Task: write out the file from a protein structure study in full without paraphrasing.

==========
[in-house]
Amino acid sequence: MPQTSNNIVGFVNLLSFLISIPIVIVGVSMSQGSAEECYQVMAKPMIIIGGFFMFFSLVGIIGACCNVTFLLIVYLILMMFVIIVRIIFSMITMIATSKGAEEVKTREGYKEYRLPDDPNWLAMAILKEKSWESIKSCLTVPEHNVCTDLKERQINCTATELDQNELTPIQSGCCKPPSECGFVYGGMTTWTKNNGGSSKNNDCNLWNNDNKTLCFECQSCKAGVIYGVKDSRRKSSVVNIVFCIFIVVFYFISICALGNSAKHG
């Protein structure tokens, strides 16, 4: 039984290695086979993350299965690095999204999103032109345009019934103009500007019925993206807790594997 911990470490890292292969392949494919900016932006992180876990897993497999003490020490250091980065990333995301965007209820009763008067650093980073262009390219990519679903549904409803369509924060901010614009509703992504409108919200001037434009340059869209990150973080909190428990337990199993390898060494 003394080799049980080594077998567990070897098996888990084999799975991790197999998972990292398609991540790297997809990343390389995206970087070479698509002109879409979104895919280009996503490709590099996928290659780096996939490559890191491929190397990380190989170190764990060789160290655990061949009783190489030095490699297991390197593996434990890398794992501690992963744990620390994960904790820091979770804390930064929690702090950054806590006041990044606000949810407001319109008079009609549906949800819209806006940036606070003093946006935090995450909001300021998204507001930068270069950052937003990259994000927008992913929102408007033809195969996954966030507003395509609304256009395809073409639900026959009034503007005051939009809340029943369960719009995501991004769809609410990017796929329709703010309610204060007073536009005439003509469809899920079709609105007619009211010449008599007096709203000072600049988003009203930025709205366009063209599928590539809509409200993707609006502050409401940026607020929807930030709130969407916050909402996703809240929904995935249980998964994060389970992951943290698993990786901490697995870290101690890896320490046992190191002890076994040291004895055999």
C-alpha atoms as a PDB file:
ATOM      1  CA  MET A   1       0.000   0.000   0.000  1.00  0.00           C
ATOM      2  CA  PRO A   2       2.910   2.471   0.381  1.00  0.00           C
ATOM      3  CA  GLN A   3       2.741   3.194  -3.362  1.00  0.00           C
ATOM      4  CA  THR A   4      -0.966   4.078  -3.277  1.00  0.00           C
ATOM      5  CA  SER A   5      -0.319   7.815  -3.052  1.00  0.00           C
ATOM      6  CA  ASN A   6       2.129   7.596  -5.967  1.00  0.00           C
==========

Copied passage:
[in-house]
Amino acid sequence: MPQTSNNIVGFVNLLSFLISIPIVIVGVSMSQGSAEECYQVMAKPMIIIGGFFMFFSLVGIIGACCNVTFLLIVYLILMMFVIIVRIIFSMITMIATSKGAEEVKTREGYKEYRLPDDPNWLAMAILKEKSWESIKSCLTVPEHNVCTDLKERQINCTATELDQNELTPIQSGCCKPPSECGFVYGGMTTWTKNNGGSSKNNDCNLWNNDNKTLCFECQSCKAGVIYGVKDSRRKSSVVNIVFCIFIVVFYFISICALGNSAKHG
């Protein structure tokens, strides 16, 4: 039984290695086979993350299965690095999204999103032109345009019934103009500007019925993206807790594997 911990470490890292292969392949494919900016932006992180876990897993497999003490020490250091980065990333995301965007209820009763008067650093980073262009390219990519679903549904409803369509924060901010614009509703992504409108919200001037434009340059869209990150973080909190428990337990199993390898060494 003394080799049980080594077998567990070897098996888990084999799975991790197999998972990292398609991540790297997809990343390389995206970087070479698509002109879409979104895919280009996503490709590099996928290659780096996939490559890191491929190397990380190989170190764990060789160290655990061949009783190489030095490699297991390197593996434990890398794992501690992963744990620390994960904790820091979770804390930064929690702090950054806590006041990044606000949810407001319109008079009609549906949800819209806006940036606070003093946006935090995450909001300021998204507001930068270069950052937003990259994000927008992913929102408007033809195969996954966030507003395509609304256009395809073409639900026959009034503007005051939009809340029943369960719009995501991004769809609410990017796929329709703010309610204060007073536009005439003509469809899920079709609105007619009211010449008599007096709203000072600049988003009203930025709205366009063209599928590539809509409200993707609006502050409401940026607020929807930030709130969407916050909402996703809240929904995935249980998964994060389970992951943290698993990786901490697995870290101690890896320490046992190191002890076994040291004895055999």
C-alpha atoms as a PDB file:
ATOM      1  CA  MET A   1       0.000   0.000   0.000  1.00  0.00           C
ATOM      2  CA  PRO A   2       2.910   2.471   0.381  1.00  0.00           C
ATOM      3  CA  GLN A   3       2.741   3.194  -3.362  1.00  0.00           C
ATOM      4  CA  THR A   4      -0.966   4.078  -3.277  1.00  0.00           C
ATOM      5  CA  SER A   5      -0.319   7.815  -3.052  1.00  0.00           C
ATOM      6  CA  ASN A   6       2.129   7.596  -5.967  1.00  0.00           C